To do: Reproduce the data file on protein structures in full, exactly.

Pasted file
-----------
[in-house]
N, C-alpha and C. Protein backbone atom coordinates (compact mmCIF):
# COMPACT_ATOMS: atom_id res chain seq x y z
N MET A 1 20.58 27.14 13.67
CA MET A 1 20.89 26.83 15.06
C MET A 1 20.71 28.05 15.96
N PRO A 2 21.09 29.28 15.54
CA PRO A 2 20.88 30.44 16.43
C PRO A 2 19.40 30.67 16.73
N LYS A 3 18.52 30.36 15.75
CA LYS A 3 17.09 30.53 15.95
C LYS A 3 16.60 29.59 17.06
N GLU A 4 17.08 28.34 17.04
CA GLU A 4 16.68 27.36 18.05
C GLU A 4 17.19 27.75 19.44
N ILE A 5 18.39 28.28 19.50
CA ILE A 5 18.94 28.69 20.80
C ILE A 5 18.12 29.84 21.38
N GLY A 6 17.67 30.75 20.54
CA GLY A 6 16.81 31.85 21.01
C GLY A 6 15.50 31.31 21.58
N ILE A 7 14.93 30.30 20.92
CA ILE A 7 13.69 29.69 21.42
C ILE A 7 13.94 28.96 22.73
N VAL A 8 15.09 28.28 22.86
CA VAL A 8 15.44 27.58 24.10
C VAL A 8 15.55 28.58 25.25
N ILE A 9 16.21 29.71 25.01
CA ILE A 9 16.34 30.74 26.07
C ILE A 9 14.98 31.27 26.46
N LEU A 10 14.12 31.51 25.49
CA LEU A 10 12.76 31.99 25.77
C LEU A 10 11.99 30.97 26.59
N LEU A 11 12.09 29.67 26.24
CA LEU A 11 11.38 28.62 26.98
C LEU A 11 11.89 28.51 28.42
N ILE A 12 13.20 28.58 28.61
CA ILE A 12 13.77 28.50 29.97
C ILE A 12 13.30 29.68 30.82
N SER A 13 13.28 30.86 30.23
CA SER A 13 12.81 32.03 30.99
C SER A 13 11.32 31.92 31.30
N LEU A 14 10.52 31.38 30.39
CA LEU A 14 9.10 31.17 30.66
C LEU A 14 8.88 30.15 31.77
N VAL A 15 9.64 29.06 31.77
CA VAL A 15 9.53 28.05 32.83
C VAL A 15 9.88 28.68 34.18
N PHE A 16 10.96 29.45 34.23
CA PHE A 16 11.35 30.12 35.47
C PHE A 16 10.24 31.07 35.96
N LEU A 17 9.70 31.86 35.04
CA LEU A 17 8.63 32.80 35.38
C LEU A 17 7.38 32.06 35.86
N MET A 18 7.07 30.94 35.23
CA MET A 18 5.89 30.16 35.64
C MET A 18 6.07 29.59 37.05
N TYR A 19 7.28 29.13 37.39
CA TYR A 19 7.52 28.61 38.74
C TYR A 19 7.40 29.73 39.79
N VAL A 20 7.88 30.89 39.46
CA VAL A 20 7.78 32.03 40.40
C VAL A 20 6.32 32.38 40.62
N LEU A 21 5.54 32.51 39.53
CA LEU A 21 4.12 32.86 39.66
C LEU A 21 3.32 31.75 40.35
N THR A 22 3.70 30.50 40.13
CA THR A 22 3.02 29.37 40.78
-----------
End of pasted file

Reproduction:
[in-house]
N, C-alpha and C. Protein backbone atom coordinates (compact mmCIF):
# COMPACT_ATOMS: atom_id res chain seq x y z
N MET A 1 20.58 27.14 13.67
CA MET A 1 20.89 26.83 15.06
C MET A 1 20.71 28.05 15.96
N PRO A 2 21.09 29.28 15.54
CA PRO A 2 20.88 30.44 16.43
C PRO A 2 19.40 30.67 16.73
N LYS A 3 18.52 30.36 15.75
CA LYS A 3 17.09 30.53 15.95
C LYS A 3 16.60 29.59 17.06
N GLU A 4 17.08 28.34 17.04
CA GLU A 4 16.68 27.36 18.05
C GLU A 4 17.19 27.75 19.44
N ILE A 5 18.39 28.28 19.50
CA ILE A 5 18.94 28.69 20.80
C ILE A 5 18.12 29.84 21.38
N GLY A 6 17.67 30.75 20.54
CA GLY A 6 16.81 31.85 21.01
C GLY A 6 15.50 31.31 21.58
N ILE A 7 14.93 30.30 20.92
CA ILE A 7 13.69 29.69 21.42
C ILE A 7 13.94 28.96 22.73
N VAL A 8 15.09 28.28 22.86
CA VAL A 8 15.44 27.58 24.10
C VAL A 8 15.55 28.58 25.25
N ILE A 9 16.21 29.71 25.01
CA ILE A 9 16.34 30.74 26.07
C ILE A 9 14.98 31.27 26.46
N LEU A 10 14.12 31.51 25.49
CA LEU A 10 12.76 31.99 25.77
C LEU A 10 11.99 30.97 26.59
N LEU A 11 12.09 29.67 26.24
CA LEU A 11 11.38 28.62 26.98
C LEU A 11 11.89 28.51 28.42
N ILE A 12 13.20 28.58 28.61
CA ILE A 12 13.77 28.50 29.97
C ILE A 12 13.30 29.68 30.82
N SER A 13 13.28 30.86 30.23
CA SER A 13 12.81 32.03 30.99
C SER A 13 11.32 31.92 31.30
N LEU A 14 10.52 31.38 30.39
CA LEU A 14 9.10 31.17 30.66
C LEU A 14 8.88 30.15 31.77
N VAL A 15 9.64 29.06 31.77
CA VAL A 15 9.53 28.05 32.83
C VAL A 15 9.88 28.68 34.18
N PHE A 16 10.96 29.45 34.23
CA PHE A 16 11.35 30.12 35.47
C PHE A 16 10.24 31.07 35.96
N LEU A 17 9.70 31.86 35.04
CA LEU A 17 8.63 32.80 35.38
C LEU A 17 7.38 32.06 35.86
N MET A 18 7.07 30.94 35.23
CA MET A 18 5.89 30.16 35.64
C MET A 18 6.07 29.59 37.05
N TYR A 19 7.28 29.13 37.39
CA TYR A 19 7.52 28.61 38.74
C TYR A 19 7.40 29.73 39.79
N VAL A 20 7.88 30.89 39.46
CA VAL A 20 7.78 32.03 40.40
C VAL A 20 6.32 32.38 40.62
N LEU A 21 5.54 32.51 39.53
CA LEU A 21 4.12 32.86 39.66
C LEU A 21 3.32 31.75 40.35
N THR A 22 3.70 30.50 40.13
CA THR A 22 3.02 29.37 40.78